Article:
Early Kentucky Mountain Saddle Horses were small, so two size classifications were created: pony size, 11 to 13.3 hands high; and horse size, 14 hands and up. There’s no predominant breed color, in contrast to the Rocky Mountain Horses, which are renowned for their striking chocolate coats accented by flaxen manes and tails. Many horses are registered with both the Rocky Mountain and Kentucky Mountain Horse organizations.
In 1988, the Mountain Pleasure Horse Association was founded. According to its informational materials, it registers “the Mountain Pleasure Horse, the old-time gaited breed of horse that existed in Kentucky 160 years ago and from which selective breeders developed the Tennessee Walking Horses, American Saddlebred Horses and the Rocky Mountain Horses. Long before the other gaited breeds were in existence, a particular type of horse was being bred on the steep hillsides to work the fields and provide the best ride.” The MPHA is a closed registry, open only to horses with registered parents.
Gordon Rife of Stanton, Kentucky, organizes trail rides for a third Mountain Horse registry, the Mountain Pleasure Horse Association. Rife, owner of Upper Cane Creek Stables, is a big fan of the breed’s gliding gait and willingness to please.
Among his favorite trails is the Gladie Creek Trail in the Red River Gorge area of Kentucky’s Daniel Boone National Forest. It offers a variety of terrain which, he says, the Mountain Horse tackles with surefooted grace.
“There’s water, from ankle to belly-deep, with hills to climb, and valleys to meander through, and the Mountain Horse will carry you safely wherever you ask him to go,” Rife says. “Much of the Gladie Creek Trail is ridden under a canopy of oak and beech trees, with pine and mountain laurels, too, so it’s comfortable even in summer heat.”
A Family Affair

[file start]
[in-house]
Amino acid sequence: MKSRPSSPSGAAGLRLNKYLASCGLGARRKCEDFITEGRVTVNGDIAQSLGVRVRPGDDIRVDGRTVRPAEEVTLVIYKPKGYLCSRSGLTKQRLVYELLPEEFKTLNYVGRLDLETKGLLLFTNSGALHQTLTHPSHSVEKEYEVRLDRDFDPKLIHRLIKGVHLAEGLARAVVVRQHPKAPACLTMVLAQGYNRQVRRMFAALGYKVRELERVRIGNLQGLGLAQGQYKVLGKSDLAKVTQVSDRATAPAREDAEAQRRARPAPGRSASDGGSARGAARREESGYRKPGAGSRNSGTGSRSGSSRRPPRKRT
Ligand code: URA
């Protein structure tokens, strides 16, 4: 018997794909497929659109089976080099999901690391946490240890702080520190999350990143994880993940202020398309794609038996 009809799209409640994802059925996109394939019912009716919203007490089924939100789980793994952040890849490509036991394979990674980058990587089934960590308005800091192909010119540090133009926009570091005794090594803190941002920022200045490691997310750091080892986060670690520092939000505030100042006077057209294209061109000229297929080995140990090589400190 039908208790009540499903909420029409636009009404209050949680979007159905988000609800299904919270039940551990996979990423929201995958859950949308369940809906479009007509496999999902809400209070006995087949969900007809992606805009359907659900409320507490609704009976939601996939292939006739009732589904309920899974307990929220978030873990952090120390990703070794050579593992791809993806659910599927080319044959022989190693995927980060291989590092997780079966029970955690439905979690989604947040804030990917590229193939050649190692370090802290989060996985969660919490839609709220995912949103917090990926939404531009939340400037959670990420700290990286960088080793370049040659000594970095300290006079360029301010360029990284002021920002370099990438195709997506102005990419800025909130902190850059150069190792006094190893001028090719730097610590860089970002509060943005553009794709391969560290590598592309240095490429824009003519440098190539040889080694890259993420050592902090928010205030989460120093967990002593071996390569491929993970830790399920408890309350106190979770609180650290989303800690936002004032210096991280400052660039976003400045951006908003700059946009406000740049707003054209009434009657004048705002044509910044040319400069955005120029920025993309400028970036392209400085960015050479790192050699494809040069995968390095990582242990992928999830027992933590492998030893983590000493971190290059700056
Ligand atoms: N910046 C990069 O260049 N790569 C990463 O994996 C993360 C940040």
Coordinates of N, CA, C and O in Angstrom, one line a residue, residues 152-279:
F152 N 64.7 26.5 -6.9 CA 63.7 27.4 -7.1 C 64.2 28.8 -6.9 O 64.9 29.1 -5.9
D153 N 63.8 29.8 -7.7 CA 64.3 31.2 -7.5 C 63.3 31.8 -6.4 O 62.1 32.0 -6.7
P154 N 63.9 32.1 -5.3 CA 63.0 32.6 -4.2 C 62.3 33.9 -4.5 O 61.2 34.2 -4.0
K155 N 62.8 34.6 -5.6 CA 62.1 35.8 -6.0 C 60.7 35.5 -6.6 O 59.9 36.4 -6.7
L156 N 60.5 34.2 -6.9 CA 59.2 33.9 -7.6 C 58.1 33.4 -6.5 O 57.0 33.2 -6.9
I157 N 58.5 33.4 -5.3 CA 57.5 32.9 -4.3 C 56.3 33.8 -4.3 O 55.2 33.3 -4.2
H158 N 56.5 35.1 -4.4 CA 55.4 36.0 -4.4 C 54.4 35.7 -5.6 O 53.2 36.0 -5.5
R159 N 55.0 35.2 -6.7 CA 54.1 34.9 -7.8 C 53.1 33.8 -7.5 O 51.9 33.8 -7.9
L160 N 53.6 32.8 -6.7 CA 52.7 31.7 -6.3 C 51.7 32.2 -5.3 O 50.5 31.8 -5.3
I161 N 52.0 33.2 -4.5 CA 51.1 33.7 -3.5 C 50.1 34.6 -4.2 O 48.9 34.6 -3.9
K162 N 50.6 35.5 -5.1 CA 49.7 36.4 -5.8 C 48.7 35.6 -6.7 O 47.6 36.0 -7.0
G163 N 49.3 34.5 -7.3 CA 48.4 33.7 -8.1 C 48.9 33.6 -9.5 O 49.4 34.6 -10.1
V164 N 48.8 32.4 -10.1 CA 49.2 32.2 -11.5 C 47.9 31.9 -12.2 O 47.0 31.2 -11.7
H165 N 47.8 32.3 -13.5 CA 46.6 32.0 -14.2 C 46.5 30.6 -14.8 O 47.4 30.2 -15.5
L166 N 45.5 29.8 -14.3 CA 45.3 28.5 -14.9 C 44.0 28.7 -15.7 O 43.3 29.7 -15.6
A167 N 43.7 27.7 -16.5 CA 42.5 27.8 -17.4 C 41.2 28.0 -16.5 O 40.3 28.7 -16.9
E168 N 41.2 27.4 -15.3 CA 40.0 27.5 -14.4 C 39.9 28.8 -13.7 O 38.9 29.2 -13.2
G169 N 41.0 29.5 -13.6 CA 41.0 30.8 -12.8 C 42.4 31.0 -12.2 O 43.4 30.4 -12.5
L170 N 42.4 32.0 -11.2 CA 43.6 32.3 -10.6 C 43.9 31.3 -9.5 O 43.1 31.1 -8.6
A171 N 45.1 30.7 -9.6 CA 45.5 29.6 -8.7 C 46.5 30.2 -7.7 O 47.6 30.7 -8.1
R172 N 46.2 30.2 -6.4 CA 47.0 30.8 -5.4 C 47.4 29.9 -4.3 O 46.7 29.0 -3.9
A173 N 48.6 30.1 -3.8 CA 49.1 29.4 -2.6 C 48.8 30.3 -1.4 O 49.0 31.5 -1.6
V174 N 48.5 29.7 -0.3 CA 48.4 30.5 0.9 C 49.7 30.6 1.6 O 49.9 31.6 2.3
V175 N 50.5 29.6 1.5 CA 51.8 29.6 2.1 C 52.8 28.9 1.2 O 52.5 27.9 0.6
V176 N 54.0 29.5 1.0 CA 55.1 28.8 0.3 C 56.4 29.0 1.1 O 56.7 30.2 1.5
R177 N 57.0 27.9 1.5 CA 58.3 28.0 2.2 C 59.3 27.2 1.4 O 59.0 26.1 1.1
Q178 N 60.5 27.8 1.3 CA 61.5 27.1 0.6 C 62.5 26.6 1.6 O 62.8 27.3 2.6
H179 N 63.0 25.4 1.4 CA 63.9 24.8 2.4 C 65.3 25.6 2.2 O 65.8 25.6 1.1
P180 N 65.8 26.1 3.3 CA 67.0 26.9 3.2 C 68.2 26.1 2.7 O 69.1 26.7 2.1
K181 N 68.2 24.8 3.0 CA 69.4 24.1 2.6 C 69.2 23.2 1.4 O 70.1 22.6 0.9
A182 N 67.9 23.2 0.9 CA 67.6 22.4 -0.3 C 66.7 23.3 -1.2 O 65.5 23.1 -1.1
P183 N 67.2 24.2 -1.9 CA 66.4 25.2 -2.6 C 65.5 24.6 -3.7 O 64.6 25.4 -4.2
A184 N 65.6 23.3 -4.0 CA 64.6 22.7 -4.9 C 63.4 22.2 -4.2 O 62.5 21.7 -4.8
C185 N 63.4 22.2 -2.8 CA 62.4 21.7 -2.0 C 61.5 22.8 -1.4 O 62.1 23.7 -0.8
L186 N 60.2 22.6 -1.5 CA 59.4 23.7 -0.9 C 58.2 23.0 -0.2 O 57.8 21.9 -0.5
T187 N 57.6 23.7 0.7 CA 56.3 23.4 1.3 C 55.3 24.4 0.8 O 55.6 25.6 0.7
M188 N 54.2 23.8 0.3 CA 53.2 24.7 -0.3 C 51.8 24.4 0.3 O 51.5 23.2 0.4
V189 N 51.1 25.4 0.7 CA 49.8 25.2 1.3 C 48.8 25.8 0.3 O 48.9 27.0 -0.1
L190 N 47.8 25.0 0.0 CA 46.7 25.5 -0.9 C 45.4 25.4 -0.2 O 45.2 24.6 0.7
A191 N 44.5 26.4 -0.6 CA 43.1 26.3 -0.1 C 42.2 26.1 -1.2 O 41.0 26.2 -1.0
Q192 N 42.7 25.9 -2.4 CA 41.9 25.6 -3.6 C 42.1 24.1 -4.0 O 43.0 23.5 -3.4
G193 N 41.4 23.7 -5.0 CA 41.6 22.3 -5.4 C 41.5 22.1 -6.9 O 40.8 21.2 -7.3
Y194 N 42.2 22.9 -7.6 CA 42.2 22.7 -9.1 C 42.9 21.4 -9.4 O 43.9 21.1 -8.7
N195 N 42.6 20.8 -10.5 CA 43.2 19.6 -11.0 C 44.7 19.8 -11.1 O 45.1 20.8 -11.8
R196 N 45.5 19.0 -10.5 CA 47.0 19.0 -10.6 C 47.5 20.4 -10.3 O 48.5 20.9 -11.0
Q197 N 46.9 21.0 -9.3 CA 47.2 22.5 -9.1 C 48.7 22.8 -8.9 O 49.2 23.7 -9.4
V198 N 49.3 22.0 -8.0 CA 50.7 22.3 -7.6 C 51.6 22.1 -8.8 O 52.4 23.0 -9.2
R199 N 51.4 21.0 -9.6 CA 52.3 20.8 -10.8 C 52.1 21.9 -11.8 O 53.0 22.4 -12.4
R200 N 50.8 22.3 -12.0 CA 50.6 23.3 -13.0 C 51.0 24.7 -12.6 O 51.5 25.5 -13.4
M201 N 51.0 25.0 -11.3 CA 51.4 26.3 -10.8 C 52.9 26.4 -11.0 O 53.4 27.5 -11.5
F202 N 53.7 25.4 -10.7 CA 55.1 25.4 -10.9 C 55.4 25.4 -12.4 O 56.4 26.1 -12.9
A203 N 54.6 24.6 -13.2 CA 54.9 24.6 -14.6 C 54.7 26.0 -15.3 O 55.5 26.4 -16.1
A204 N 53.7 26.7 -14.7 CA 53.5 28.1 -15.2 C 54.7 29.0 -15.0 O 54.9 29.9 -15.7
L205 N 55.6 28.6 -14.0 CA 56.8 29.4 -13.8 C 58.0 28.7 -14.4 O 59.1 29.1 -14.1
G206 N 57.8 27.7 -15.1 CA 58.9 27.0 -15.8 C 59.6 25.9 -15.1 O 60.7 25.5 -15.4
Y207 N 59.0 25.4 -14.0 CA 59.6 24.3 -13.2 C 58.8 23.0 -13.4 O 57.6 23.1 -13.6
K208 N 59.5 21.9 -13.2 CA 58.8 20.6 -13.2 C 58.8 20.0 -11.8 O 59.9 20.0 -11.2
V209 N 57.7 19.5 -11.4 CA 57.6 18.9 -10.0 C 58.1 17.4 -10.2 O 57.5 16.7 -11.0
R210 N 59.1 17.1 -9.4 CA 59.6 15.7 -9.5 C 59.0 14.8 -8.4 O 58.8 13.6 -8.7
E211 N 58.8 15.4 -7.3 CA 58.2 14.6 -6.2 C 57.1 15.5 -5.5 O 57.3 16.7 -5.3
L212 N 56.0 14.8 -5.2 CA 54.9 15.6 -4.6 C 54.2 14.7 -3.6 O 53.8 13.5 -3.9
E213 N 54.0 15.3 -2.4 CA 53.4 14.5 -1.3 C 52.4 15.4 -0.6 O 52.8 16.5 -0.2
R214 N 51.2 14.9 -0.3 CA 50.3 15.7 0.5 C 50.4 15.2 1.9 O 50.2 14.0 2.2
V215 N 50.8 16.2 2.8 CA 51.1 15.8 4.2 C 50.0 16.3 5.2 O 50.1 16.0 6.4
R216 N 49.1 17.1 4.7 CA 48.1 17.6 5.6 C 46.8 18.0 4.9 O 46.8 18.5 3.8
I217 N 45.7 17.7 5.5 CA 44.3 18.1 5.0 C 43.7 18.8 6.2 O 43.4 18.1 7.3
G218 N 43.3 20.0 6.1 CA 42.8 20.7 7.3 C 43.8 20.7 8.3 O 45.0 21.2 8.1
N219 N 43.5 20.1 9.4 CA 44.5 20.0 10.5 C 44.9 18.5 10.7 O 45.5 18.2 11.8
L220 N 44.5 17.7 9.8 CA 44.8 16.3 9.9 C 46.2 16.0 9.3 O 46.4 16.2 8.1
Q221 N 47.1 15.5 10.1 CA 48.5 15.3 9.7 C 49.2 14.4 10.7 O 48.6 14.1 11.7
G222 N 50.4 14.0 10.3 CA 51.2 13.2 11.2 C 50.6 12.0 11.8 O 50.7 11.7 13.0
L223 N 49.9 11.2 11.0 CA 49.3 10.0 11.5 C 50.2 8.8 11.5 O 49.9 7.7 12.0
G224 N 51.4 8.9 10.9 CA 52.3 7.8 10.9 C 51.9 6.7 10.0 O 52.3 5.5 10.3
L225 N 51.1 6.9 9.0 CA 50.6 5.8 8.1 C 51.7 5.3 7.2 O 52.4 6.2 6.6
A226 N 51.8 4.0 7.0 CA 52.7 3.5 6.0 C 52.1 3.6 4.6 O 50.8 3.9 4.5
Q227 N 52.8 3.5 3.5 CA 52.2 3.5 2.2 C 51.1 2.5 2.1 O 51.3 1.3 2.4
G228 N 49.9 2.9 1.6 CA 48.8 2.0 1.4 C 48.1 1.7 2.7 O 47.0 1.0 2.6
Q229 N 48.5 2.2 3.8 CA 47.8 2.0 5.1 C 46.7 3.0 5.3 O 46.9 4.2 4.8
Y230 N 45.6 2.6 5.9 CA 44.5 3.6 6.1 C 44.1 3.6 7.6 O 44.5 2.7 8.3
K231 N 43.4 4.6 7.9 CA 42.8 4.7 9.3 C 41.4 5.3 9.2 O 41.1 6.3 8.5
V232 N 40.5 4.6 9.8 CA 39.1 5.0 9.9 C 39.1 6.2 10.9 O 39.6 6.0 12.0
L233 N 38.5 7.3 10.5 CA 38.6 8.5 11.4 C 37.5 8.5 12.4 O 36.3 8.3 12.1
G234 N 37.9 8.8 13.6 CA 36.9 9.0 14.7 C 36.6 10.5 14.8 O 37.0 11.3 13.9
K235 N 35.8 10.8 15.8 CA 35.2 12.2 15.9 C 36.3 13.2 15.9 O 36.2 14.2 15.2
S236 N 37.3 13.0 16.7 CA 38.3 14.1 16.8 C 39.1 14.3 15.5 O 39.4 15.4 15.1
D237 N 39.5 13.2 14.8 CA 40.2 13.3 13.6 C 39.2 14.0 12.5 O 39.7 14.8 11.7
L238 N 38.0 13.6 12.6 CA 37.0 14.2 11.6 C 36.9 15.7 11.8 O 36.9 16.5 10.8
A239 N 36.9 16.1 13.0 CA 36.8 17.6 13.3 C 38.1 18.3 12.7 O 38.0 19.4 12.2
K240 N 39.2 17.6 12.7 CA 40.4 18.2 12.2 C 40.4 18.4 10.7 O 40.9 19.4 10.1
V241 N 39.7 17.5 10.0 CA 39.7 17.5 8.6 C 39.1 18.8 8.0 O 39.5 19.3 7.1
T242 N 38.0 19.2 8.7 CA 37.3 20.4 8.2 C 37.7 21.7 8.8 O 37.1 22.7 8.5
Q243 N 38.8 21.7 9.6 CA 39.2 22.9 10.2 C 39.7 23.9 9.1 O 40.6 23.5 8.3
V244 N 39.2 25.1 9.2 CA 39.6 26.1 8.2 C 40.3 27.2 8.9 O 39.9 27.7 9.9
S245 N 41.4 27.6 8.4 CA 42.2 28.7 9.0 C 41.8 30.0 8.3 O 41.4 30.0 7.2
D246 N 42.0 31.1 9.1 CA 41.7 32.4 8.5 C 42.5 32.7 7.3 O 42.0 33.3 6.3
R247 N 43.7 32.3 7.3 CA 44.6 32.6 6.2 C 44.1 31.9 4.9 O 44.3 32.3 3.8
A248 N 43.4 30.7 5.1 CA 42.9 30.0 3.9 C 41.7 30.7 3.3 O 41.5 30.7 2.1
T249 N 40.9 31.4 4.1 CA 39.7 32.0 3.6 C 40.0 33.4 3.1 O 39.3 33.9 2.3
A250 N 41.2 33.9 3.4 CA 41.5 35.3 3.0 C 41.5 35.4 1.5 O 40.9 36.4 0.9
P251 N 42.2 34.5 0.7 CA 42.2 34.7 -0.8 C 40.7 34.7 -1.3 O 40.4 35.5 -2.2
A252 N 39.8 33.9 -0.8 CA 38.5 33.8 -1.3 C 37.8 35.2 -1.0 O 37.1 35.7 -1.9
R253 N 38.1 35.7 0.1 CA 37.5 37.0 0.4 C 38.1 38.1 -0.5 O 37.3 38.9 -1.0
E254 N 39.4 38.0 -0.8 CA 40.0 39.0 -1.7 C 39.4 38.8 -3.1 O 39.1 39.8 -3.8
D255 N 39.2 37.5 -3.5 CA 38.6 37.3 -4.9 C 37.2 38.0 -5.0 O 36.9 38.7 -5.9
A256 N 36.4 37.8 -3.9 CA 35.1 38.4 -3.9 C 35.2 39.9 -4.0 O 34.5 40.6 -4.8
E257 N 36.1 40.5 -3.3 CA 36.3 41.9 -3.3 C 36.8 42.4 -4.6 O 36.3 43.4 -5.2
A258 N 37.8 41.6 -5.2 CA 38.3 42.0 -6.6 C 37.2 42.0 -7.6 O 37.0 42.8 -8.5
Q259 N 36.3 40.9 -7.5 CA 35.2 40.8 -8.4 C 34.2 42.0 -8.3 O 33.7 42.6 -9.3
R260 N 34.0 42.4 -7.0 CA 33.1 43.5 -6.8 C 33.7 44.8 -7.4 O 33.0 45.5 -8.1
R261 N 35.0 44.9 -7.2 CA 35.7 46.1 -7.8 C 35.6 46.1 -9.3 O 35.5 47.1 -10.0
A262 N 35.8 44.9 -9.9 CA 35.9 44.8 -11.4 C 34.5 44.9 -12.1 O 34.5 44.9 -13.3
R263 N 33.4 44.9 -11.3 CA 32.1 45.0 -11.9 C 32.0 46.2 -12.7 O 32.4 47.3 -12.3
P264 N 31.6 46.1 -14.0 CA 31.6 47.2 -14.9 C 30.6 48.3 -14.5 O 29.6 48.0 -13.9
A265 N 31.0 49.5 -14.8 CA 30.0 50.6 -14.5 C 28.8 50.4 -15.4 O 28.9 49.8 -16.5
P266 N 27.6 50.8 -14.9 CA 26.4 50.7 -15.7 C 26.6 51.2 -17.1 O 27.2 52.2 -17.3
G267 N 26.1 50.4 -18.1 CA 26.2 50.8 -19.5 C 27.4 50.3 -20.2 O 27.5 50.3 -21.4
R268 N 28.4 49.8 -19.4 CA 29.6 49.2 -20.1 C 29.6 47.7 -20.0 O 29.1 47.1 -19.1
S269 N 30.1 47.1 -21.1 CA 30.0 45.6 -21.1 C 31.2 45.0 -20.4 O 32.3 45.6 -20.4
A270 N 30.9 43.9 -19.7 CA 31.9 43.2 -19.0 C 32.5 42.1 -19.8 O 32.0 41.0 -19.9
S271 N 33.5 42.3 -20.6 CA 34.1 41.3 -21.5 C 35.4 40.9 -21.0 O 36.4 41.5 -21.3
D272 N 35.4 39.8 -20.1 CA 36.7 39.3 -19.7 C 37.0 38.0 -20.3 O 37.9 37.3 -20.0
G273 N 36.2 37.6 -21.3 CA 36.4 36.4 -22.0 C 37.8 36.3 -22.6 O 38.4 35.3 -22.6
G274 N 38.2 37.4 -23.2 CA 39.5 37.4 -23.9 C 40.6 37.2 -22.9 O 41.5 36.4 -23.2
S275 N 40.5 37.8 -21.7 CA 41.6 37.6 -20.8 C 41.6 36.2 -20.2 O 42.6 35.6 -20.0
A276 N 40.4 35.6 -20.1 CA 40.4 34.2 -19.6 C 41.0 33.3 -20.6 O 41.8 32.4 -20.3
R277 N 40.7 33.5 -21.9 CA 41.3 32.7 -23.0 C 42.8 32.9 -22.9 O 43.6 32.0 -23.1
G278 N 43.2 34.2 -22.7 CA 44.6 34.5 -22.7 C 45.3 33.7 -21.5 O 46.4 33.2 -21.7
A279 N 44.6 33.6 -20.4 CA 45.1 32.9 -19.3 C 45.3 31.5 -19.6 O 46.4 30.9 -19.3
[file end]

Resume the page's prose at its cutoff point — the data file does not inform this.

Like his father and grandfather before him, H.T. Derickson owns and operates Van Bert Farm in Stanton, Kentucky. One of the country’s largest breeders of Mountain Horses, Derickson remembers the day, almost a half century ago, that Sam Tuttle brought his stallion, Tobe, to his farm.
“Mr. Tuttle drove his cattle truck onto our driveway, with nine or ten horses in the back, including ol’ Tobe,” he says. “He unloaded them down our cattle chute, then my father and I watched as he jumped on bareback, and rode Tobe up and down the gravel in front of our barn. Tobe wasn’t big, but he was strong-built, with a very smooth four-beat gait. My father bred one mare to him, and that offspring became the foundation sire of our Rocky Mountain herd.”
Today, with his children and grandchildren helping run the farm, Derickson continues to share the history of the breed and the insights of a lifetime spent with horses. Old friends as well as newcomers to the breed find the welcome mat is always out at Van Bert Farm.
Derickson’s daughter, Vanessa Crowe, also deeply involved with Mountain Horses, serves as executive director of United Mountain Horse, Inc. Not a registry, the UMH and its affiliate, the American Gaited Mountain Horse Association, support and promote all Mountain Horses.
“We have compiled a tremendous data base of information on horses and bloodlines,” Crowe says. “In sharing it, we hope to encourage better-informed breeding practices. It’s a great tool for breeders, and we hope it’ll also help prospective buyers with their decisions.”